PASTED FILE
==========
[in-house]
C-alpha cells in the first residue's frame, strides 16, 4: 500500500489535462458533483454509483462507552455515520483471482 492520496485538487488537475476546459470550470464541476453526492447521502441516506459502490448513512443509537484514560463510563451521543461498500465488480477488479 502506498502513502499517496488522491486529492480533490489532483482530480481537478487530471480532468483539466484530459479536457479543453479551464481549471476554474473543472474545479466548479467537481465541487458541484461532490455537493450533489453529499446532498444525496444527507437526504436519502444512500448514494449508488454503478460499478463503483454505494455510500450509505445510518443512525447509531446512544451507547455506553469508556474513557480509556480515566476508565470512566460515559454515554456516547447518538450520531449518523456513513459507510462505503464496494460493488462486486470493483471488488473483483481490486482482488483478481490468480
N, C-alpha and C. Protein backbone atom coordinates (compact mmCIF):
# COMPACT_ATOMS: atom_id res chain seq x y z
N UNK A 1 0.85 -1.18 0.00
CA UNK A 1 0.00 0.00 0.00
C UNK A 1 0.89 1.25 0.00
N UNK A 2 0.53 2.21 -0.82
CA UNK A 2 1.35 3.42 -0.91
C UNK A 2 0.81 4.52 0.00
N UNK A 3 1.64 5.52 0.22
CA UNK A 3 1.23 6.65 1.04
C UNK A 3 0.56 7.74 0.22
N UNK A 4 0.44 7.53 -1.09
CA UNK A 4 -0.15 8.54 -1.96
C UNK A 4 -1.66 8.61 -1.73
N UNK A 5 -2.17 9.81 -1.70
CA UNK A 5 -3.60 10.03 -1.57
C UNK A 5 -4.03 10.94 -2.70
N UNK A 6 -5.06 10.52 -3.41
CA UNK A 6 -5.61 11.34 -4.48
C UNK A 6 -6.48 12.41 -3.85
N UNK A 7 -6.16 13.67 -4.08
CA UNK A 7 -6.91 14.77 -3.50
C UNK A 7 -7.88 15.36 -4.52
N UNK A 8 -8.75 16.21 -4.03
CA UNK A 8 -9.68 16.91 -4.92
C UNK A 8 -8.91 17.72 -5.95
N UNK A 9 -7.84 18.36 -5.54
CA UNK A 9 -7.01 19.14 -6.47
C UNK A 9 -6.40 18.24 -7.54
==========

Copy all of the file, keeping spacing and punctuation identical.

[in-house]
C-alpha cells in the first residue's frame, strides 16, 4: 500500500489535462458533483454509483462507552455515520483471482 492520496485538487488537475476546459470550470464541476453526492447521502441516506459502490448513512443509537484514560463510563451521543461498500465488480477488479 502506498502513502499517496488522491486529492480533490489532483482530480481537478487530471480532468483539466484530459479536457479543453479551464481549471476554474473543472474545479466548479467537481465541487458541484461532490455537493450533489453529499446532498444525496444527507437526504436519502444512500448514494449508488454503478460499478463503483454505494455510500450509505445510518443512525447509531446512544451507547455506553469508556474513557480509556480515566476508565470512566460515559454515554456516547447518538450520531449518523456513513459507510462505503464496494460493488462486486470493483471488488473483483481490486482482488483478481490468480
N, C-alpha and C. Protein backbone atom coordinates (compact mmCIF):
# COMPACT_ATOMS: atom_id res chain seq x y z
N UNK A 1 0.85 -1.18 0.00
CA UNK A 1 0.00 0.00 0.00
C UNK A 1 0.89 1.25 0.00
N UNK A 2 0.53 2.21 -0.82
CA UNK A 2 1.35 3.42 -0.91
C UNK A 2 0.81 4.52 0.00
N UNK A 3 1.64 5.52 0.22
CA UNK A 3 1.23 6.65 1.04
C UNK A 3 0.56 7.74 0.22
N UNK A 4 0.44 7.53 -1.09
CA UNK A 4 -0.15 8.54 -1.96
C UNK A 4 -1.66 8.61 -1.73
N UNK A 5 -2.17 9.81 -1.70
CA UNK A 5 -3.60 10.03 -1.57
C UNK A 5 -4.03 10.94 -2.70
N UNK A 6 -5.06 10.52 -3.41
CA UNK A 6 -5.61 11.34 -4.48
C UNK A 6 -6.48 12.41 -3.85
N UNK A 7 -6.16 13.67 -4.08
CA UNK A 7 -6.91 14.77 -3.50
C UNK A 7 -7.88 15.36 -4.52
N UNK A 8 -8.75 16.21 -4.03
CA UNK A 8 -9.68 16.91 -4.92
C UNK A 8 -8.91 17.72 -5.95
N UNK A 9 -7.84 18.36 -5.54
CA UNK A 9 -7.01 19.14 -6.47
C UNK A 9 -6.40 18.24 -7.54